Sunday, November 13, 2005
Please read the following link .
Afterwards, please answer the following questions:
1. a) ex-Mayor Marion Barry: con artist, or conned?
b) Dick Gregory: con artist, or conned?
c) Simon Romana: is that he real name, or not?
2. If you really had a machine that could transform solid waste into gas, electricity, and clean air, to whom would you demonstrate it?
a) to a board of renouned scientists?
b) to two seedy figures like Barry and Gregory?
posted by Green Voicemail 11/13/2005 12:45:00 PM
"Good Night, and Good Luck"
My wife and I saw "Good Night, and Good Luck", the movie about Edward R. Murrow and his fight against Senator Joe McCarthy. (I'm not going to give you any background. You should look up these things for yourself if you've not heard of either man.)
The movie chooses an interesting set of bookends as its message -- before the story starts, and after the story concludes, we are treated to a speech Edward R. Murrow gave a group of broadcasters in 1958. What Murrow said applies to the Internet as much as it applies to "big media". The speech, in part:
It may be that the present system, with no modifications and no experiments, can survive. Perhaps the money-making machine has some kind of built-in perpetual motion, but I do not think so. To a very considerable extent the media of mass communications in a given country reflect the political, economic and social climate in which they flourish. That is the reason ours differ from the British and French, or the Russian and Chinese. We are currently wealthy, fat, comfortable and complacent. We have currently a built-in allergy to unpleasant or disturbing information. Our mass media reflect this. But unless we get up off our fat surpluses and recognize that television in the main is being used to distract, delude, amuse and insulate us, then television and those who finance it, those who look at it and those who work at it, may see a totally different picture too late.
I do not advocate that we turn television into a 27-inch wailing wall, where longhairs constantly moan about the state of our culture and our defense. But I would just like to see it reflect occasionally the hard, unyielding realities of the world in which we live. I would like to see it done inside the existing framework, and I would like to see the doing of it redound to the credit of those who finance and program it. Measure the results by Nielsen, Trendex or Silex-it doesn't matter. The main thing is to try. The responsibility can be easily placed, in spite of all the mouthings about giving the public what it wants. It rests on big business, and on big television, and it rests at the top. Responsibility is not something that can be assigned or delegated. And it promises its own reward: good business and good television.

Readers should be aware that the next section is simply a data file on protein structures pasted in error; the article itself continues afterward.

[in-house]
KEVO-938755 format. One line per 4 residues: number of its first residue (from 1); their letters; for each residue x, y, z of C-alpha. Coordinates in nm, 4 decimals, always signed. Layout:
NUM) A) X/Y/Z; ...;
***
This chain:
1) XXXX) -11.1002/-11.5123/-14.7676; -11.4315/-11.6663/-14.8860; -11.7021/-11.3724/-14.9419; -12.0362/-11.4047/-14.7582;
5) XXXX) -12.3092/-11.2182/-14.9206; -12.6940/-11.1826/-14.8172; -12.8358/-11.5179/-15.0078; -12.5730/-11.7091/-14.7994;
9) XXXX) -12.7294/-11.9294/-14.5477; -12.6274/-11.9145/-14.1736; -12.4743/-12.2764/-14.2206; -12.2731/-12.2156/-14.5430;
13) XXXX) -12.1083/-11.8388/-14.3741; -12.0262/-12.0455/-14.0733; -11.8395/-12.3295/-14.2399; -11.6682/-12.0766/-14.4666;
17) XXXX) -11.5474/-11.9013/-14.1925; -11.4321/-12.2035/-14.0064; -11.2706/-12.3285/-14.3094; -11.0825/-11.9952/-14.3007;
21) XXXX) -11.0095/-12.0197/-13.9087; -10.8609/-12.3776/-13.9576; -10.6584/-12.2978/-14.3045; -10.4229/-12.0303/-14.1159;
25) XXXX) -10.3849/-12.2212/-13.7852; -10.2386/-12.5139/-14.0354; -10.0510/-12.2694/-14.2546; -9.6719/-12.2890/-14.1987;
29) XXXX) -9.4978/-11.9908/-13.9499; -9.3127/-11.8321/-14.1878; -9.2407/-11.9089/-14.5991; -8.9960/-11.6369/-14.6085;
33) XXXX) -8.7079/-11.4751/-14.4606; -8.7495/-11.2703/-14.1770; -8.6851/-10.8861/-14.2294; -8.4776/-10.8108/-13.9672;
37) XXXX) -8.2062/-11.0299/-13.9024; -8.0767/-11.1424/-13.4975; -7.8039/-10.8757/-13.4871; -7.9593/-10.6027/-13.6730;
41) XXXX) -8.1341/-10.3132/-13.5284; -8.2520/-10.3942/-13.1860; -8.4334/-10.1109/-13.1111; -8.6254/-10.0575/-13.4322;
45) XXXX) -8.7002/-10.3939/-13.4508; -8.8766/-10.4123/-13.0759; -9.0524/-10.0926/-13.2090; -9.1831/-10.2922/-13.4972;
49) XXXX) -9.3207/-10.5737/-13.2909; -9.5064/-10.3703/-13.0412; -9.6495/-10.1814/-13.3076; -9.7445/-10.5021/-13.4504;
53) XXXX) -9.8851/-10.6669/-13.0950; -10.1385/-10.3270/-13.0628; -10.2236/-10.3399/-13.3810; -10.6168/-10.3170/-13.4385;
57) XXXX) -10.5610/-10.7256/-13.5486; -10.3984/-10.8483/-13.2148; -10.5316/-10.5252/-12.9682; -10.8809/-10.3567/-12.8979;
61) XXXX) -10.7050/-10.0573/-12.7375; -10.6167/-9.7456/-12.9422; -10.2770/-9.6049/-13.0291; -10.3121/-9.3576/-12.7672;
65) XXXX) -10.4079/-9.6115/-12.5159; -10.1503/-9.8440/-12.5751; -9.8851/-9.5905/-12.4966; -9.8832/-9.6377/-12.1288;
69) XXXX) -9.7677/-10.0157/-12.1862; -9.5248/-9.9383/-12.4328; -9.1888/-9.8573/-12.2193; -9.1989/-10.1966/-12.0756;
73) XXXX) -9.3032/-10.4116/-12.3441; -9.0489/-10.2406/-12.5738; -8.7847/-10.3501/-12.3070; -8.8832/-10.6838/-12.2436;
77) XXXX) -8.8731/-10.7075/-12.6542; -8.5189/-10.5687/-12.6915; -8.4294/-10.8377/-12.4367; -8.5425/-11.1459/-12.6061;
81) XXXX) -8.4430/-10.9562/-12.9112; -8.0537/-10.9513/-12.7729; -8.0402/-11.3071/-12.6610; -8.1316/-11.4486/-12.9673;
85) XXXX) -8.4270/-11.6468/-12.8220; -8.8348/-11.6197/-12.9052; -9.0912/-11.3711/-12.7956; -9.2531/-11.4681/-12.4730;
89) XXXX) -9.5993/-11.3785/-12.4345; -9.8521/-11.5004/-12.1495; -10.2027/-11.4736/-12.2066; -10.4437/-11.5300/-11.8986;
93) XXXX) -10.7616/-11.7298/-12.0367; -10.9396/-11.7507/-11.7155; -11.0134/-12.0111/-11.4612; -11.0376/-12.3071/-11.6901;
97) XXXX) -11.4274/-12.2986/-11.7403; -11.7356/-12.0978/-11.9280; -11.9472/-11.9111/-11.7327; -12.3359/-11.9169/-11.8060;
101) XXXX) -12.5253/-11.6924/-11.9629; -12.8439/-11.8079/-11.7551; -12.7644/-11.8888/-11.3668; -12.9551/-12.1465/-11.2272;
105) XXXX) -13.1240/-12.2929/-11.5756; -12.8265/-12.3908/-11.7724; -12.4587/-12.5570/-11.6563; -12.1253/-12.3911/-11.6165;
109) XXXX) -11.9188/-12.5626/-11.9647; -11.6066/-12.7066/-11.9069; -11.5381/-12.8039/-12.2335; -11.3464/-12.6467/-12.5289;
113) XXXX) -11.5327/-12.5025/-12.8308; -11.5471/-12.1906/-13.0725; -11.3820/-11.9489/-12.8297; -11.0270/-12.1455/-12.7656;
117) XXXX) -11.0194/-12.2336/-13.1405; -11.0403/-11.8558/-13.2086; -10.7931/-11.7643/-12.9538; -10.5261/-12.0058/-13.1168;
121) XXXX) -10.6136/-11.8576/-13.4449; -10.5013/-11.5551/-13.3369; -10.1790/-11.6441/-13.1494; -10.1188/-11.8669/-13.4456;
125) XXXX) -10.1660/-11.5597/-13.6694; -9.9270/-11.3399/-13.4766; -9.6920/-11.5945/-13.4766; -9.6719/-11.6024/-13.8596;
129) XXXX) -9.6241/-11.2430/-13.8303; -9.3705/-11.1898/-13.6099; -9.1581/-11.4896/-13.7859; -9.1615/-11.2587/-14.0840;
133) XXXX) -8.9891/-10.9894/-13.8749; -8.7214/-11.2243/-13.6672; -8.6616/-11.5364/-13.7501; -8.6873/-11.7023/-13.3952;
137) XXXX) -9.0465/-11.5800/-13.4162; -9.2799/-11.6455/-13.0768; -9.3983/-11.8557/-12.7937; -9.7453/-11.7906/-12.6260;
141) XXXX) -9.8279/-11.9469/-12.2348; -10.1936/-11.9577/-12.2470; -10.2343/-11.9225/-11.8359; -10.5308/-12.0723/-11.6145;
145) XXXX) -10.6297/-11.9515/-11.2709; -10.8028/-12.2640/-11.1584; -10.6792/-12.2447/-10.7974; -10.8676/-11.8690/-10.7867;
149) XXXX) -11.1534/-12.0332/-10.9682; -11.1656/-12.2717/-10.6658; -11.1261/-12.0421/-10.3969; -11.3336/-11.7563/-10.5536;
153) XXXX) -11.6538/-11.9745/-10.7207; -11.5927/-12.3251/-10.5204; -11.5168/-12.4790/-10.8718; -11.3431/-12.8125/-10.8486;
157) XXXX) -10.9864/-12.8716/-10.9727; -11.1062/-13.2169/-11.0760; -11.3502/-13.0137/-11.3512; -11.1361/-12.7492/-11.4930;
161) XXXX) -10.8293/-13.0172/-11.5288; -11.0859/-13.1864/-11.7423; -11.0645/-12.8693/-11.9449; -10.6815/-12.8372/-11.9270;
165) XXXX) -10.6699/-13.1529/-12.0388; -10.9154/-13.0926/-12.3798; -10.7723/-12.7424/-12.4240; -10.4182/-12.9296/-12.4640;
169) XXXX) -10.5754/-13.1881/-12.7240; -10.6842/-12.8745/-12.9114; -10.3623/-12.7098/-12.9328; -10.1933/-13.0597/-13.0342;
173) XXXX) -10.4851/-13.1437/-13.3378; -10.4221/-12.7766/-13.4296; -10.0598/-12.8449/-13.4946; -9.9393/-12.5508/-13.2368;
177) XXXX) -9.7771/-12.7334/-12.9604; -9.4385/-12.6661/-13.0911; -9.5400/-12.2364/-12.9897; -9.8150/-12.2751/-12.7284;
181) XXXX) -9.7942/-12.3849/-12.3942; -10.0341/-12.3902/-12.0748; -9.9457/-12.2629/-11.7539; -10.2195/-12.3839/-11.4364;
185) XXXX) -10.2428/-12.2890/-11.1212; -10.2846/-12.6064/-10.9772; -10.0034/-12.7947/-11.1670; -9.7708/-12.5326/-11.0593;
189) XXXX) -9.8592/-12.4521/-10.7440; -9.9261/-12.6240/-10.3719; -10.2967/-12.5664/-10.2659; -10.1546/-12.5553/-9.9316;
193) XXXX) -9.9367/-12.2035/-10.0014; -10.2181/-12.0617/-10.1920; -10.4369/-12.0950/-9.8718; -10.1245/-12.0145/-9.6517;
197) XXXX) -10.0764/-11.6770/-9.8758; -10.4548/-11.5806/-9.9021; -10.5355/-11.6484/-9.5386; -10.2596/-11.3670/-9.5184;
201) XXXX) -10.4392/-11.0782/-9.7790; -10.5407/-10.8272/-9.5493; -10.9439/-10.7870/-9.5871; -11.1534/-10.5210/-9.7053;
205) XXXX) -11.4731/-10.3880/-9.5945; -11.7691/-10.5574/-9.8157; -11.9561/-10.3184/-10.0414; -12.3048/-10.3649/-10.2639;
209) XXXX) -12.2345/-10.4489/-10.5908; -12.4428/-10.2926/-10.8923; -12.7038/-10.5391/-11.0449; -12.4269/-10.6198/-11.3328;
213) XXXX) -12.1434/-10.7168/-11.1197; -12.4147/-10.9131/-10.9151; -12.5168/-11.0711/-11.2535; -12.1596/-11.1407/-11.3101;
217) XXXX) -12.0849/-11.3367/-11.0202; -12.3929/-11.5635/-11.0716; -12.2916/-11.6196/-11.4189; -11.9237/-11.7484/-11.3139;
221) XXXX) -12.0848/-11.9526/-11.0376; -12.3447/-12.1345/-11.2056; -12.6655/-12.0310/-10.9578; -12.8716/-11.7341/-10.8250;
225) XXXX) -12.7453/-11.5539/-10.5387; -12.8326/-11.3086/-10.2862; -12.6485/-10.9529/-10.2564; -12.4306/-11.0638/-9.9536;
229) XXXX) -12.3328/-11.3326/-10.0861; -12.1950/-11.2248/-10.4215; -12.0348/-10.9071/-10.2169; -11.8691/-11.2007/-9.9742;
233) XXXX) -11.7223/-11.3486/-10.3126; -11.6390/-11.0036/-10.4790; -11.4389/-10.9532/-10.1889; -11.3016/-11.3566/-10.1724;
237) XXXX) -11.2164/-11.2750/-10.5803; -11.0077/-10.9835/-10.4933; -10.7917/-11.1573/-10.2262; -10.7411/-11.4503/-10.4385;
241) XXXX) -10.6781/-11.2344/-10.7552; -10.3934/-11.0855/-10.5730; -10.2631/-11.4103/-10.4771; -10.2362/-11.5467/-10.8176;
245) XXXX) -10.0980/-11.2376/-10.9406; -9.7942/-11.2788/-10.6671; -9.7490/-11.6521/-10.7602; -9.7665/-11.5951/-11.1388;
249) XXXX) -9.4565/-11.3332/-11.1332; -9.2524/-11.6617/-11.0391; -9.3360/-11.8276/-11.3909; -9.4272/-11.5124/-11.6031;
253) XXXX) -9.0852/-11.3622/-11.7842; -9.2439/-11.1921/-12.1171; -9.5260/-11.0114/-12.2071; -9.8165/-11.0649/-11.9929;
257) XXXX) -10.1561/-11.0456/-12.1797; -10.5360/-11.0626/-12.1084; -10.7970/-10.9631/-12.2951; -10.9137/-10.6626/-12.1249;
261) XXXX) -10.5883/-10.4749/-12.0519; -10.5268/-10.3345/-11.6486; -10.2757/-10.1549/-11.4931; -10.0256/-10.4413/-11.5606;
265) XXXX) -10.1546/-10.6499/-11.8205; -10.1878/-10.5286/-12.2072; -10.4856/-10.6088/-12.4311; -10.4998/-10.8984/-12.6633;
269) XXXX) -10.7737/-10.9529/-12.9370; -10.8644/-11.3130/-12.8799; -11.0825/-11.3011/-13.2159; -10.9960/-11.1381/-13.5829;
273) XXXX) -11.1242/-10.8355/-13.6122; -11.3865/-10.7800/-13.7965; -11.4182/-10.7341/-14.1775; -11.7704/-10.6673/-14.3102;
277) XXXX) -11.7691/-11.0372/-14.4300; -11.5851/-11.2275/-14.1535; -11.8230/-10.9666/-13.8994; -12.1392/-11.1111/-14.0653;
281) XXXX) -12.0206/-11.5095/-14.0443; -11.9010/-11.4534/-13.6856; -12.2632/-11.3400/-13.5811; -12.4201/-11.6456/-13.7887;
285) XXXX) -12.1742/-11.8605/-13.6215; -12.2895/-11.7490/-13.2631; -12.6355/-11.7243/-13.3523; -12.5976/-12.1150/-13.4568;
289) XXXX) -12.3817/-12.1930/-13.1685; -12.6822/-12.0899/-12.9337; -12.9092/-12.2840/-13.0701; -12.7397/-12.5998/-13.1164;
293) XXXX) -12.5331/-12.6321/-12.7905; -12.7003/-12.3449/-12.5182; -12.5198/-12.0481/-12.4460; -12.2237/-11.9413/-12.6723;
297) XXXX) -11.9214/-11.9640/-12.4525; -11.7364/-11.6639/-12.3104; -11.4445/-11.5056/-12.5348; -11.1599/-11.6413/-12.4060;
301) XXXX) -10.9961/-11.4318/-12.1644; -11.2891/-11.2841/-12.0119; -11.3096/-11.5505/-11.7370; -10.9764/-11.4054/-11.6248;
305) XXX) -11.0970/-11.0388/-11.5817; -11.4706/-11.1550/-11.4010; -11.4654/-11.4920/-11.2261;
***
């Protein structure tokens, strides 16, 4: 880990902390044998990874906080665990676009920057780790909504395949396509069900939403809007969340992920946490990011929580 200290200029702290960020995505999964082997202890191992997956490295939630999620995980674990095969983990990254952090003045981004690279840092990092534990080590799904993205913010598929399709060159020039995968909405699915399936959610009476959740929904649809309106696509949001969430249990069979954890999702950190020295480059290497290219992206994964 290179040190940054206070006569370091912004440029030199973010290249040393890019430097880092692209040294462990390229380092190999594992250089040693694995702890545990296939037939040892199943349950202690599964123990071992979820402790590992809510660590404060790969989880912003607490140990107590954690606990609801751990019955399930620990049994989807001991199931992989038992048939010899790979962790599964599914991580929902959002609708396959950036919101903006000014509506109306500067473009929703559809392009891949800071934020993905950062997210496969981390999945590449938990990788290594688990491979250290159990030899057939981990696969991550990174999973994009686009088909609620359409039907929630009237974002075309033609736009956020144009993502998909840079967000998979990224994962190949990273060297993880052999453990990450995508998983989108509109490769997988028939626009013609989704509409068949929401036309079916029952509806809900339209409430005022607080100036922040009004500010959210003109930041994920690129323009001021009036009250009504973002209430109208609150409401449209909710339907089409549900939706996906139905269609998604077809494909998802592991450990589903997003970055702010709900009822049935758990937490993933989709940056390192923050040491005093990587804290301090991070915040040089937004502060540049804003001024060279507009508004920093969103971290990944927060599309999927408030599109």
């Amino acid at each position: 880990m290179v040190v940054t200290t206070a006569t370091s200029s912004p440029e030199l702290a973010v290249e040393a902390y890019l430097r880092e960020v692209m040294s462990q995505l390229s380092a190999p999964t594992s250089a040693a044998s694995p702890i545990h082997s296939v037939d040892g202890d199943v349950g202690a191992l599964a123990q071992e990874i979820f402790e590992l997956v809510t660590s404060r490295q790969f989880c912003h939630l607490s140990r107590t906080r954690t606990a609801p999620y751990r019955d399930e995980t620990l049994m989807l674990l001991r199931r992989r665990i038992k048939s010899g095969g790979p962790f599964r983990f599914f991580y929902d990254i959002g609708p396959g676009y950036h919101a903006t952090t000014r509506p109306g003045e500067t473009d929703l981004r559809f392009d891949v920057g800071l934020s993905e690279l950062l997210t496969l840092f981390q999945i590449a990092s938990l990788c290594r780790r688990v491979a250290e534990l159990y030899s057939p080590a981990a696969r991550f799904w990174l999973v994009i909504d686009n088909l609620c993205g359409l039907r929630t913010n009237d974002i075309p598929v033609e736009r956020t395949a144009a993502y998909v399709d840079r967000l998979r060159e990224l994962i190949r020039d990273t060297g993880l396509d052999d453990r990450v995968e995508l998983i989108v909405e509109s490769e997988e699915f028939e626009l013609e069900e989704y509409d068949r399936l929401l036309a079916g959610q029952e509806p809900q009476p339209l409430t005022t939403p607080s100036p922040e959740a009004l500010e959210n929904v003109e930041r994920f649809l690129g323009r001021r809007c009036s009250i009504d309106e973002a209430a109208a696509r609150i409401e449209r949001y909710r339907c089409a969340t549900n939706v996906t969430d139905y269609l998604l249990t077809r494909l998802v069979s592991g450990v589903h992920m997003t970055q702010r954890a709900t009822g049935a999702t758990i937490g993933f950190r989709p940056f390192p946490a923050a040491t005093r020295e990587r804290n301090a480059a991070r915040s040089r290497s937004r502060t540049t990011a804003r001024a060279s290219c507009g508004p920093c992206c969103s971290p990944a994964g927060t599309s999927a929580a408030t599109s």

Perhaps no one will do anything about it. I have ventured to outline it against a background of criticism that may have been too harsh only because I could think of nothing better. Someone once said--I think it was Max Eastman--that "that publisher serves his advertiser best who best serves his readers." I cannot believe that radio and television, or the corporation that finance the programs, are serving well or truly their viewers or listeners, or themselves.
I began by saying that our history will be what we make it. If we go on as we are, then history will take its revenge, and retribution will not limp in catching up with us.
We are to a large extent an imitative society. If one or two or three corporations would undertake to devote just a small traction of their advertising appropriation along the lines that I have suggested, the procedure would grow by contagion; the economic burden would be bearable, and there might ensue a most exciting adventure--exposure to ideas and the bringing of reality into the homes of the nation.
To those who say people wouldn't look; they wouldn't be interested; they're too complacent, indifferent and insulated, I can only reply: There is, in one reporter's opinion, considerable evidence against that contention. But even if they are right, what have they got to lose? Because if they are right, and this instrument is good for nothing but to entertain, amuse and insulate, then the tube is flickering now and we will soon see that the whole struggle is lost.
posted by Green Voicemail 11/13/2005 02:21:00 AM